When delight turns to despair
When the Government finally published its Immigration White Paper in December 2018, setting out plans for a post-Brexit migration system, manufacturers were delighted to see that the Government proposed extending the definition of “skilled” to include technician level roles, and not just graduate level roles, like we see for the non-EEA system. Our deepest concerns that the new system would mirror that of the current non-EEA system seemed to be allayed as manufacturers would be able to recruit engineering technicians, toolmakers and welders from outside of the UK in a post-Brexit world.
However, turning a few more pages revealed that the Government was proposing a minimum salary threshold of £30,000 be applied, meaning that employers recruiting non-UK workers would have to pay this as a minimum to be allowed to give them a job..
Proposed salary threshold makes the move to extend definition of skill worthless
Imposing this threshold mean the move to extend the definition of skilled is of no value. Given the Government has said it will “consult” on this increasingly controversial proposal, we have been undertaking our own analysis, using our extensive workforce pay benchmarking data. And what we see is some increasingly alarming figures, which should act as a wakeup call to Government.
The majority of non-professional roles wouldn’t make the cut
Let’s start with a headline. 88% of employees working today in manufacturing (excluding professional jobs such as senior engineers), would not meet the £30,000. With a manufacturing workforce of 2.7million and around 11% of those currently EU nationals, that’s a worrying statistic. Manufacturers would not be able to recruit these people which make up a vital part of the manufacturing workforce
What (may) work for Westminster, doesn’t work elsewhere
Then let’s look to the regional breakdown which clearly shows that a policy that (sort of) works for Westminster does not work for the rest of country.
Take a Design Draughtsperson for example. They are definitely a definition of “skilled” tasked with designing and modifying components, undertaking technical calculations, and drafting technical specifications using CAD/CAM systems (see why I said they are skilled).
In London, 37% of employees in these roles wouldn’t hit the £30,000 mark, and this increases to 67% in the North West and 86% in Yorkshire and Humber. We can see similar trends for other occupations such as Maintenance Fitters and Electrical Technicians.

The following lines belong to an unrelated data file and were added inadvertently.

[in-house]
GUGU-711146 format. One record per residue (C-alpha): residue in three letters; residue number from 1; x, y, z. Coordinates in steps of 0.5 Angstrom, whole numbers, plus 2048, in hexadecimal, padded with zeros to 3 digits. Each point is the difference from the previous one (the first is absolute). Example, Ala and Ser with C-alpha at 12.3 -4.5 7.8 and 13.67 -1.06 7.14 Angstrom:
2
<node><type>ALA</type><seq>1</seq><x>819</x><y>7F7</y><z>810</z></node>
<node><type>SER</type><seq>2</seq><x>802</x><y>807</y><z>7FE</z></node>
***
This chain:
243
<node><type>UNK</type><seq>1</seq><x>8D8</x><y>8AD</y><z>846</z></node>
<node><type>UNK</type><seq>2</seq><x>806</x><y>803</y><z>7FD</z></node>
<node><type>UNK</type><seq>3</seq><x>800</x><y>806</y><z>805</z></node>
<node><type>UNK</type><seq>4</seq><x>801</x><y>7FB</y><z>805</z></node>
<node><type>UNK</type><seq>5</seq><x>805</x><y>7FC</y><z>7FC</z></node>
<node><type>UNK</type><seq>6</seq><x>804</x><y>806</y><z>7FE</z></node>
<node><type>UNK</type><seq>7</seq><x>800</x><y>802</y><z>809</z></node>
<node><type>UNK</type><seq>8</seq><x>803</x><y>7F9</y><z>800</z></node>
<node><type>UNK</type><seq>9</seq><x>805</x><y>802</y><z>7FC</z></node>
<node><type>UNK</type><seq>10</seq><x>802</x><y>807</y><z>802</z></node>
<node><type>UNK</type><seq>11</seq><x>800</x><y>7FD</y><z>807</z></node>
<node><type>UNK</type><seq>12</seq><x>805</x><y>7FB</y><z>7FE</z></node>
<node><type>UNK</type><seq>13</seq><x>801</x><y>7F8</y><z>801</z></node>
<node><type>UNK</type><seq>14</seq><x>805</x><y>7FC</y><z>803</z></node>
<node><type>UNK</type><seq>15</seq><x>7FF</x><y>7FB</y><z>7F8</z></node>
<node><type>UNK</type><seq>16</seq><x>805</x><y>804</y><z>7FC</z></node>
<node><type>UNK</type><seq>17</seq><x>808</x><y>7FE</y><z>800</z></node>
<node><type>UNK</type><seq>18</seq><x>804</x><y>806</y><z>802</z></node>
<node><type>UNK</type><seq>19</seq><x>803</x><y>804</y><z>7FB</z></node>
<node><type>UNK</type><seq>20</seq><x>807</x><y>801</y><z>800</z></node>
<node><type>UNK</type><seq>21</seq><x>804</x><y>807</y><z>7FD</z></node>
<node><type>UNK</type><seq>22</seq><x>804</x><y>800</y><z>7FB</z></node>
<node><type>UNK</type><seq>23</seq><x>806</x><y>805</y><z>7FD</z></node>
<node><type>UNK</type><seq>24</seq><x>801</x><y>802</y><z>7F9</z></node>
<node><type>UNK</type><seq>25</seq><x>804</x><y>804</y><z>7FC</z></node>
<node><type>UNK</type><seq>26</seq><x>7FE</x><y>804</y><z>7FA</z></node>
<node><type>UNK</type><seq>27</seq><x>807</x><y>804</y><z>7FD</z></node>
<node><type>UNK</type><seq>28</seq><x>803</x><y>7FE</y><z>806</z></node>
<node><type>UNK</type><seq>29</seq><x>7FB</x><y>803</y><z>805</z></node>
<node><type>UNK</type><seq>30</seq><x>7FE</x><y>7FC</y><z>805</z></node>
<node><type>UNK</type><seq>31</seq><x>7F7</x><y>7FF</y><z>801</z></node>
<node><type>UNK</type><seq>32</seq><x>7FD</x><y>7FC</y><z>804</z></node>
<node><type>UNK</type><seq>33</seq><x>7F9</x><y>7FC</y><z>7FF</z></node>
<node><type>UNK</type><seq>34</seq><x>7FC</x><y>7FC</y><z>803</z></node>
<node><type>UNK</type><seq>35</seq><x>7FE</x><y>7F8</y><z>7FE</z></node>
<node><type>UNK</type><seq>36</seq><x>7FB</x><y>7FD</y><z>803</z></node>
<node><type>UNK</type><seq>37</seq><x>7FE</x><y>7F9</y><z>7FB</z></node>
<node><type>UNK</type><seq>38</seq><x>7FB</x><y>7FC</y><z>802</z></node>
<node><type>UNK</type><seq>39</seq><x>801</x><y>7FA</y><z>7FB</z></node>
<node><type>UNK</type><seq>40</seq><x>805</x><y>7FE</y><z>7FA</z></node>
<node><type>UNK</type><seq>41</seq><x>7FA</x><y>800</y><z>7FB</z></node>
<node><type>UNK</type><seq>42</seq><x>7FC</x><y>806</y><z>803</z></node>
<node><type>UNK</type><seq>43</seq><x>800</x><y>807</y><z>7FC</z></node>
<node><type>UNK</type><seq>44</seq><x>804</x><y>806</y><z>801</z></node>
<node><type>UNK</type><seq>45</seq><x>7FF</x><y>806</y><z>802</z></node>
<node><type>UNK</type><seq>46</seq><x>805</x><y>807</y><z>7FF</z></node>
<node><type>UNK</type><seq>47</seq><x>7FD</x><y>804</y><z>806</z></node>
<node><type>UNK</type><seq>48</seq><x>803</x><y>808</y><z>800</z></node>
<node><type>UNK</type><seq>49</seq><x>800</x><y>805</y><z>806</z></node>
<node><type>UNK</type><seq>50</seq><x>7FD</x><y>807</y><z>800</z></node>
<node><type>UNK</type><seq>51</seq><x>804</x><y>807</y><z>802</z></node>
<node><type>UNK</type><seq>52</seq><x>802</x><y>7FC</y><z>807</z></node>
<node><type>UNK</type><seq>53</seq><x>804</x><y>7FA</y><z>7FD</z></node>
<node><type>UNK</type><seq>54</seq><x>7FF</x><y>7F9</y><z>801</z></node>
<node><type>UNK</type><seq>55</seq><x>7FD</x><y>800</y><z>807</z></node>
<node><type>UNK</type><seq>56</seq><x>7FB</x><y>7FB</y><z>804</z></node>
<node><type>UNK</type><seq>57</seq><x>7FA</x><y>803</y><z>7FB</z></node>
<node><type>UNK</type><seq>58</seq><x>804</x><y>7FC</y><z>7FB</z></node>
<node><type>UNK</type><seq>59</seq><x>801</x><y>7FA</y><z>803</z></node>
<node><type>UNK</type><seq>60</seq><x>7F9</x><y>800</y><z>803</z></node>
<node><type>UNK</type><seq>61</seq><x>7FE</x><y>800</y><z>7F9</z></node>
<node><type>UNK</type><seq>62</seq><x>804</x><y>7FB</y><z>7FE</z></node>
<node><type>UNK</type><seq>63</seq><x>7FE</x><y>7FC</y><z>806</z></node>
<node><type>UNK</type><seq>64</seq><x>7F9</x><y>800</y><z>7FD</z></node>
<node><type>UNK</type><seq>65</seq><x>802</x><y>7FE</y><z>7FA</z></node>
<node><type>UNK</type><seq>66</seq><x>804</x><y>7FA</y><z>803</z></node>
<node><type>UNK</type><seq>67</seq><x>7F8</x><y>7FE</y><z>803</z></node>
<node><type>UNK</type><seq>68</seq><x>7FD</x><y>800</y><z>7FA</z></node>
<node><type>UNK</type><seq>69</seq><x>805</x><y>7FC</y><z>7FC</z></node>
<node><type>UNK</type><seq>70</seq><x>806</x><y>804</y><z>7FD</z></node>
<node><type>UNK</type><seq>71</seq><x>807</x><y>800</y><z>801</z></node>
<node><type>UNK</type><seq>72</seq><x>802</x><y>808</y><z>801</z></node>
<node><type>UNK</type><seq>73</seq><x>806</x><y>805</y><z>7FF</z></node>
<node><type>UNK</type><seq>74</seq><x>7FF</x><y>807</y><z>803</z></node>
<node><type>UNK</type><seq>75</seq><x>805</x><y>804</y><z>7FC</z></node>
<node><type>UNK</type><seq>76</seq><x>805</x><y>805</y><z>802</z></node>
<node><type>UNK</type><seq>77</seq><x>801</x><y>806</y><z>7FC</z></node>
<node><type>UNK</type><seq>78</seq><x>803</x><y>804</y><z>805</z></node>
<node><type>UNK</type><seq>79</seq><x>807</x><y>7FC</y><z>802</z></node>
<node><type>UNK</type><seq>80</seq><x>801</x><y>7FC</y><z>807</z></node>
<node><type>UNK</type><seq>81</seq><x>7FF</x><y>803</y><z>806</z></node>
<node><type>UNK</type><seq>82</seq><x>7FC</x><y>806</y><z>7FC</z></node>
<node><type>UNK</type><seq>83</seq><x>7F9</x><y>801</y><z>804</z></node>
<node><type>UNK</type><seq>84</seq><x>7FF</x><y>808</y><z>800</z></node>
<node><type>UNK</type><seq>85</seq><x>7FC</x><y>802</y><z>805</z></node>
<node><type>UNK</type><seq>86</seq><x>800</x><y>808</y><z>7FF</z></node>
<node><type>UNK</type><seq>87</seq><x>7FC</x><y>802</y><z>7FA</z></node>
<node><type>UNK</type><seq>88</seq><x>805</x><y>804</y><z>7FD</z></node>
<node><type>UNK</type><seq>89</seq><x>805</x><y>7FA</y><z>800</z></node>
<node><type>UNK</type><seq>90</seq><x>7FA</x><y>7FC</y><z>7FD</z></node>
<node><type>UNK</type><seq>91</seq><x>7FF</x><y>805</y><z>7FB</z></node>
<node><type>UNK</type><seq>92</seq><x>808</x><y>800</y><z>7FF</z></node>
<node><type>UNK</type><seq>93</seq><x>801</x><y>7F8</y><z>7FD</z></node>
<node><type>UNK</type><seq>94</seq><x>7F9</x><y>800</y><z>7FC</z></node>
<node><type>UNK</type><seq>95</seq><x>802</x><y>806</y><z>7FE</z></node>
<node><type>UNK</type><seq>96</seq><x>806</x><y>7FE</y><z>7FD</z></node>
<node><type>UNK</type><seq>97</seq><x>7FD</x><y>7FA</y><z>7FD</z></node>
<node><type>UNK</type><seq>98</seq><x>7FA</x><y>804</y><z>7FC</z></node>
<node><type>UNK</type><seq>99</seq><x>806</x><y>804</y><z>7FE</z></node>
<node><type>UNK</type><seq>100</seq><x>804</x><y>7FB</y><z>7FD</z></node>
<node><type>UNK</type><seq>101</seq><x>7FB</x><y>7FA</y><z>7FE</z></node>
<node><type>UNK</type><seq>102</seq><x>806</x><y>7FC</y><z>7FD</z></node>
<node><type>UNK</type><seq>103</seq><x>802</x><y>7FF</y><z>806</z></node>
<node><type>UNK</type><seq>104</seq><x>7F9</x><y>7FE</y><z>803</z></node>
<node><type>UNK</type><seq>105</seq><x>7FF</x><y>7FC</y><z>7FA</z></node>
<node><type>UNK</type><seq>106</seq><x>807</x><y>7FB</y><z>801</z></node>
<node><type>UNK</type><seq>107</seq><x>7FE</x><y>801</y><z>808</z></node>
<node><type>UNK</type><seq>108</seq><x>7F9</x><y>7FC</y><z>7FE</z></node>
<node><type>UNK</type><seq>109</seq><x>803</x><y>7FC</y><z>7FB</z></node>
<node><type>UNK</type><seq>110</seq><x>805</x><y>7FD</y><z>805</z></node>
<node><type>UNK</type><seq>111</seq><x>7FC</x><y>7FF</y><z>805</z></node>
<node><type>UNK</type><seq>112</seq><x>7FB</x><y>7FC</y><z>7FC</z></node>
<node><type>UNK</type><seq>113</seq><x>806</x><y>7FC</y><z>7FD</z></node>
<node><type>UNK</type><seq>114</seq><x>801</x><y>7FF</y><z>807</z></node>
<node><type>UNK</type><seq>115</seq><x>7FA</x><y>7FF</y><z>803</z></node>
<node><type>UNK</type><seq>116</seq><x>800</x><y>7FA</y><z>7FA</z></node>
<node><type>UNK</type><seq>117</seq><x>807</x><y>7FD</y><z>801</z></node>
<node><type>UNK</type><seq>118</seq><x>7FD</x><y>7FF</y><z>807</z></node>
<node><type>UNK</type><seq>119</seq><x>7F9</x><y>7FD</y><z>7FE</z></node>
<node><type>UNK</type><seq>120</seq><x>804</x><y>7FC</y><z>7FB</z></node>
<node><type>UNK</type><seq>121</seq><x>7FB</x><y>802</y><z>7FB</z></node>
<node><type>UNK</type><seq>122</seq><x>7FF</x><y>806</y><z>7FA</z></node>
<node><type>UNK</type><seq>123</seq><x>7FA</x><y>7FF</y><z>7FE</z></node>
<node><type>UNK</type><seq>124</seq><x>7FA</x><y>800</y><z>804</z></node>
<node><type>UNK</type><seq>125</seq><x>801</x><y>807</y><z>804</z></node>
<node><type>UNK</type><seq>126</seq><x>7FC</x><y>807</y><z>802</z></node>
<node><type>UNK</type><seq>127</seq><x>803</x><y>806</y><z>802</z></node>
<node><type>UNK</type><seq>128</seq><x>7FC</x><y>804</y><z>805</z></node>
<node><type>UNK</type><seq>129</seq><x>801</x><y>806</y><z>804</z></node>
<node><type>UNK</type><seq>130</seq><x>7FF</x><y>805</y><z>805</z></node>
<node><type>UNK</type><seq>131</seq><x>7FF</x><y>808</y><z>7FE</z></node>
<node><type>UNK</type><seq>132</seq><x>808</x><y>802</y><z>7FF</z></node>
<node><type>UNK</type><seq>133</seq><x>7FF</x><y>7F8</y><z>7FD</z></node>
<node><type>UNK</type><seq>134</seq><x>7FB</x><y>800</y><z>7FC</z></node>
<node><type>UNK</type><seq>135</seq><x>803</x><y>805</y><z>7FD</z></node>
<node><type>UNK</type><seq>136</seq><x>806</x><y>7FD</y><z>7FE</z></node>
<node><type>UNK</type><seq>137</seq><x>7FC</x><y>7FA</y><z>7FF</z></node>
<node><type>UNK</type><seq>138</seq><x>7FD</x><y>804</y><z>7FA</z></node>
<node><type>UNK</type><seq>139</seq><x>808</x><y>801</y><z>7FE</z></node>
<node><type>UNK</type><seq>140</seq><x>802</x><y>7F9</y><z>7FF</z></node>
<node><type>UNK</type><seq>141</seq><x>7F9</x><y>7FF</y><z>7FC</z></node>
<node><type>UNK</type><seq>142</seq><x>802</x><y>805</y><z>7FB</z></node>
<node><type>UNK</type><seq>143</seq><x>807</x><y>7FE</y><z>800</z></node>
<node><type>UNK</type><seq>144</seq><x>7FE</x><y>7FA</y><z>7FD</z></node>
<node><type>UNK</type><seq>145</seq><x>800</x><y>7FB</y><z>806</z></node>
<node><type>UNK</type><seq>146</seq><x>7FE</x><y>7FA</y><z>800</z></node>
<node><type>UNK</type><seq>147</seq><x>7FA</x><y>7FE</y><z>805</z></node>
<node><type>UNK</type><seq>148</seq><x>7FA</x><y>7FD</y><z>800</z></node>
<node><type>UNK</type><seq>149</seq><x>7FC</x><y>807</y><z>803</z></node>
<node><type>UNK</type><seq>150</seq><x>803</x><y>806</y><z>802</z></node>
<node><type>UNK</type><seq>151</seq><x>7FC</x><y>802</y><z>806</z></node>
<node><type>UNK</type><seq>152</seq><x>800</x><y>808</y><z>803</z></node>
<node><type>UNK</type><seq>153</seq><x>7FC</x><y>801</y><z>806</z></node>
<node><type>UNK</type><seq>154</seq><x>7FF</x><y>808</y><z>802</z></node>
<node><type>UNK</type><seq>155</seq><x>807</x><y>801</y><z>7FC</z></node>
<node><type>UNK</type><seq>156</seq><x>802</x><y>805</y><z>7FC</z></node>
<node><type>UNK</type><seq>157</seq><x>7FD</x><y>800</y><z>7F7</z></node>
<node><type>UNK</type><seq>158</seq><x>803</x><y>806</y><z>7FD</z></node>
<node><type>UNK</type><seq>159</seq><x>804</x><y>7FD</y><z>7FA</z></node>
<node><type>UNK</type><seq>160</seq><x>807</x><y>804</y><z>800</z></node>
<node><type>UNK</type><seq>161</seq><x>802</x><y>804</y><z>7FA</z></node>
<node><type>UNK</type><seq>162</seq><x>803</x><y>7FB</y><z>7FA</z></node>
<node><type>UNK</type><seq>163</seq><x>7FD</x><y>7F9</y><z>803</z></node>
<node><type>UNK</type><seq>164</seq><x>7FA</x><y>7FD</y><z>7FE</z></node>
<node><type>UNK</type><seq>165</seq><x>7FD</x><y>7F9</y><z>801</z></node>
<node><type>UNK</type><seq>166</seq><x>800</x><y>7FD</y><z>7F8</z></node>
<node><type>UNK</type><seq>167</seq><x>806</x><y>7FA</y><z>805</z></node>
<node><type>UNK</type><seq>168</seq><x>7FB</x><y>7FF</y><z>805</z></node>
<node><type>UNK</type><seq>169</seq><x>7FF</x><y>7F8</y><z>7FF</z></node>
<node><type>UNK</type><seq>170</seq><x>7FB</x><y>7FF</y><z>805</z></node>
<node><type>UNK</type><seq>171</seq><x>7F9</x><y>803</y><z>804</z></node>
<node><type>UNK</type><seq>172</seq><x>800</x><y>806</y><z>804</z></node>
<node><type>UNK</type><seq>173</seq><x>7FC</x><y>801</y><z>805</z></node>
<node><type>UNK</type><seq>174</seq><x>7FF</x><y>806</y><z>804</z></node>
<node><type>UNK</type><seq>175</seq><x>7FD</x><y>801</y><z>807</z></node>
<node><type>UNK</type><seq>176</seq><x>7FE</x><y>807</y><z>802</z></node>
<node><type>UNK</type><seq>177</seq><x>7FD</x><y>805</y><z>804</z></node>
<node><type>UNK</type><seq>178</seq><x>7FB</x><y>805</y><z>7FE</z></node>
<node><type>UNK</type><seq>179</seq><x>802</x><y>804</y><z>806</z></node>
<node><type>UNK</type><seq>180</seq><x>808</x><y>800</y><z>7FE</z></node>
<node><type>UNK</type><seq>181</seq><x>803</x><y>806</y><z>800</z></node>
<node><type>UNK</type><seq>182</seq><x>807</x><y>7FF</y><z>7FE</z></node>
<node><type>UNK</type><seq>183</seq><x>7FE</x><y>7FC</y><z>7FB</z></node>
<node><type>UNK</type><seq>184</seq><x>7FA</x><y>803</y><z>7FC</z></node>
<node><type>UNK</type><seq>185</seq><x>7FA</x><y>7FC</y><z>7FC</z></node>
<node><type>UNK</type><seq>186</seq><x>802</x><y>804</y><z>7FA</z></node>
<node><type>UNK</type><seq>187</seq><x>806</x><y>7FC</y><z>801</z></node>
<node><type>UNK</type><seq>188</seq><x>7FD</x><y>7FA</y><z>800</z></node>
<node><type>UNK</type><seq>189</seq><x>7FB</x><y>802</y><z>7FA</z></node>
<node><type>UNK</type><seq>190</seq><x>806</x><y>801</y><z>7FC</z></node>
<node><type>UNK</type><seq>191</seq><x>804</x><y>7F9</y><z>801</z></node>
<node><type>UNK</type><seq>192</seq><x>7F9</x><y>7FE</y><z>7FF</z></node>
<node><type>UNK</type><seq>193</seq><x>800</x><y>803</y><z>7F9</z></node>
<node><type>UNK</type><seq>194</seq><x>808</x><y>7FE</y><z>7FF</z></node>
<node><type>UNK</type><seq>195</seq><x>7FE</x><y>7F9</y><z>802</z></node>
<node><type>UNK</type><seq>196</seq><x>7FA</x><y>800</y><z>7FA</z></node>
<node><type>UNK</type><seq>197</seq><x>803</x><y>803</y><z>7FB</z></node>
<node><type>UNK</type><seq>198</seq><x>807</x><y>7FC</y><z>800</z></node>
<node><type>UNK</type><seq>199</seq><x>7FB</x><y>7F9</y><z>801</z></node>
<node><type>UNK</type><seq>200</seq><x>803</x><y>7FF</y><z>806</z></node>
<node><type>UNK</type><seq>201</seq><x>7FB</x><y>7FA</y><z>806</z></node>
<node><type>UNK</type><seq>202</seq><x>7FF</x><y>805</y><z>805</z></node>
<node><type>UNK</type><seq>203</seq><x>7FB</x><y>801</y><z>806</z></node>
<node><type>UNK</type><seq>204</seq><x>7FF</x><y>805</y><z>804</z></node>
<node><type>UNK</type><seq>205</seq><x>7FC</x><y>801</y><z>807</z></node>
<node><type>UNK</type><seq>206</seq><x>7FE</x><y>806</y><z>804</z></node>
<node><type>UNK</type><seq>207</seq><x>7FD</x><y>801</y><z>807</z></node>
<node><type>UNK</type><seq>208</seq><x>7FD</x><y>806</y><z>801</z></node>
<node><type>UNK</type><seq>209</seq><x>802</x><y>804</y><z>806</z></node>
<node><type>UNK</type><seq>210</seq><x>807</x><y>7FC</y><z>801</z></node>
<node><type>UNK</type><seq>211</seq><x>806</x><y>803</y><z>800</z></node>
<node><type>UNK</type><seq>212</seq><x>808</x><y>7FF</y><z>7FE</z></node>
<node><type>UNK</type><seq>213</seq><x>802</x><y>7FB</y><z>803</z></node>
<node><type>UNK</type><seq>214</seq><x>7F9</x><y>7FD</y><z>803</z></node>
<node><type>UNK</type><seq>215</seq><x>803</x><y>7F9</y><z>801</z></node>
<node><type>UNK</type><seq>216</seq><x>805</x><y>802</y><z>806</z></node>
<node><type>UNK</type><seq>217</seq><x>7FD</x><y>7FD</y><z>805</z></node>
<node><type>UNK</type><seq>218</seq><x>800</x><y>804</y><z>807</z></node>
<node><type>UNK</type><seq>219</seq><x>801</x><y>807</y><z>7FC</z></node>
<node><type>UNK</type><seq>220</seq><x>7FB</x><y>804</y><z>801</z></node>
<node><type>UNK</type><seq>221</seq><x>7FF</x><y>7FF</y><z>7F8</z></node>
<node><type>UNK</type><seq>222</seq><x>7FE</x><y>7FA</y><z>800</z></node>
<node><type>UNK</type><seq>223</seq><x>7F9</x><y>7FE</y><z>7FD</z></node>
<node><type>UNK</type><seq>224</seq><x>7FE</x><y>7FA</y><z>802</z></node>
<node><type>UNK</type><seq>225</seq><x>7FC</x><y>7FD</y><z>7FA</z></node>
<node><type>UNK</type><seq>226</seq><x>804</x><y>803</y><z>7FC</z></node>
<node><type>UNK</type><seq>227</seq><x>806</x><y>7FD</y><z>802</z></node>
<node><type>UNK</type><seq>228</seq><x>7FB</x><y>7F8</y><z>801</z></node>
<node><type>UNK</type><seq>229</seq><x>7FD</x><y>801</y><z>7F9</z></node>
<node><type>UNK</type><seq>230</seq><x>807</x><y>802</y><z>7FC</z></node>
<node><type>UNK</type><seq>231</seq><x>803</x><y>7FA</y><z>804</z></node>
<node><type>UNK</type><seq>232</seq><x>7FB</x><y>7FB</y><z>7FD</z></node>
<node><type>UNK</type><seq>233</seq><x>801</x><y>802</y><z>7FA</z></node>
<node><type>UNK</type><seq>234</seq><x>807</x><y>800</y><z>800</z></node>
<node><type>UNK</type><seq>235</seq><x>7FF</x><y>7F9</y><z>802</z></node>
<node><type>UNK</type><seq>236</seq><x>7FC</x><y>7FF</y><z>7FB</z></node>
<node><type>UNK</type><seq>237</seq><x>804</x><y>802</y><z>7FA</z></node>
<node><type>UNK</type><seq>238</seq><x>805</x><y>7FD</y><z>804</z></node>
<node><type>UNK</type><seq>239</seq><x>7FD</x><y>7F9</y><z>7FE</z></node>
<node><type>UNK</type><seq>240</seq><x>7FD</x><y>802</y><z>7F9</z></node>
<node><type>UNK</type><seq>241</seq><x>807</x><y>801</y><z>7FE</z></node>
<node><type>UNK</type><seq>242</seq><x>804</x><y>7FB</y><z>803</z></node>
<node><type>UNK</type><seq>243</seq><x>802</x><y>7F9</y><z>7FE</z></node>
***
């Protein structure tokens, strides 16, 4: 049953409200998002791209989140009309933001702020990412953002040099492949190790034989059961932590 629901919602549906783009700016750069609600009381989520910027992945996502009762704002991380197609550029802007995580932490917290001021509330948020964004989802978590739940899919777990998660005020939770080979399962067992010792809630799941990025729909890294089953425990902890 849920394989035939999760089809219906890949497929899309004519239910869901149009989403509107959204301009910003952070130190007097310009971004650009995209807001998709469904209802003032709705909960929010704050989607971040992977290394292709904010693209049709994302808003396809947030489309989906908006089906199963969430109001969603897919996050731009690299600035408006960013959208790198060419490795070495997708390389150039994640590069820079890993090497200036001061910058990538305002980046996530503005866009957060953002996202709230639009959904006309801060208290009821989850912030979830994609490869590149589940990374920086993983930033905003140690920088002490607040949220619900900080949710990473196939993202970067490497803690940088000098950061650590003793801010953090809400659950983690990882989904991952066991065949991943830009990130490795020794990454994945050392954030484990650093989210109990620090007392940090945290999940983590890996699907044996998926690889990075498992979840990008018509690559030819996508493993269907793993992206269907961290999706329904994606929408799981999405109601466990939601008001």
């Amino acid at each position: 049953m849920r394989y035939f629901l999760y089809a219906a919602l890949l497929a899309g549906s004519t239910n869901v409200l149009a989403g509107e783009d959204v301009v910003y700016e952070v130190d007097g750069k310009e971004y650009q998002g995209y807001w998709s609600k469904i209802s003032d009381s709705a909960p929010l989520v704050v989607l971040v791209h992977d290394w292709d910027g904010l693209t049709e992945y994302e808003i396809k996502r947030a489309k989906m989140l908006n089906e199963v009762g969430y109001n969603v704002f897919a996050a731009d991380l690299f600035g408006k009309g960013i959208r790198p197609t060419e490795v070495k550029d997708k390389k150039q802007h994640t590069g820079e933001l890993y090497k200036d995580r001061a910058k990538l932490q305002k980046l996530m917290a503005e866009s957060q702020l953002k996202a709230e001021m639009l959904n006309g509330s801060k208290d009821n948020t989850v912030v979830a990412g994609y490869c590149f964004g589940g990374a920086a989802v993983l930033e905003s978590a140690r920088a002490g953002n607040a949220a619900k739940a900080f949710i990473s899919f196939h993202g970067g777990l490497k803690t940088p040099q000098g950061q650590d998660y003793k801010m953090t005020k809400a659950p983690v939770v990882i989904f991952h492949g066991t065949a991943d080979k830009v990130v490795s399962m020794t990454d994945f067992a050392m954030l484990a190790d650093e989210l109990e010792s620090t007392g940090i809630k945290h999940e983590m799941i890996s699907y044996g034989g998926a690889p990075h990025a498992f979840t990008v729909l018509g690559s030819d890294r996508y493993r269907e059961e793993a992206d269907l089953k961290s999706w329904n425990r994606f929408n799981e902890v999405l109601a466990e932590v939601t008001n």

There are some job roles that would be completely at risk, job roles that are widespread across manufacturing such as CNC operators and Welders. For these employees, pretty much across the board, they won’t make the cut when it comes to hitting that high salary benchmark.
Impact of imposing £30,000 threshold on workforce manufacturing jobs by region, % employees in jobs that wouldn’t meet salary threshold
Source: Make UK, Workforce Pay Benchmarking 2018-19
Government’s argument for imposing a salary threshold is that it wants to ensure that employers are essentially prioritising domestic workers. But, we know the main reason that manufacturers currently employ EU nationals is because they don’t get sufficient applications from UK nationals. A salary threshold won’t fix this, it will simply restrict employers’ ability to recruit the people they need.
And it doesn’t stop there….
There are a number of other proposals which are alarming to manufacturers, including the proposed temporary work route. The proposed new system would mean that EU job seekers looking to fill lower-skilled roles in manufacturing such as plant and machine operators would only permitted to come into the UK to work for a maximum of 12 months with a 12 month cooling off period. Hardly any time or incentive for an employer to train those jobseekers up. And what about if the employer wants to promote them, as they see their education attainment is high? Well I’m afraid that can’t happen because this route won’t allow for switching.
Urgent review of proposals needed
We’re already facing a cliff edge when it comes to the skills shortage in manufacturing and policies like this are set to tip the industry right over. It’s about time, the Government takes on board real evidence like this and stops proposing damaging policies that will have significant impacts on the UK economy.
You can check out more of our thinking, in our full Immigration White Paper analysis.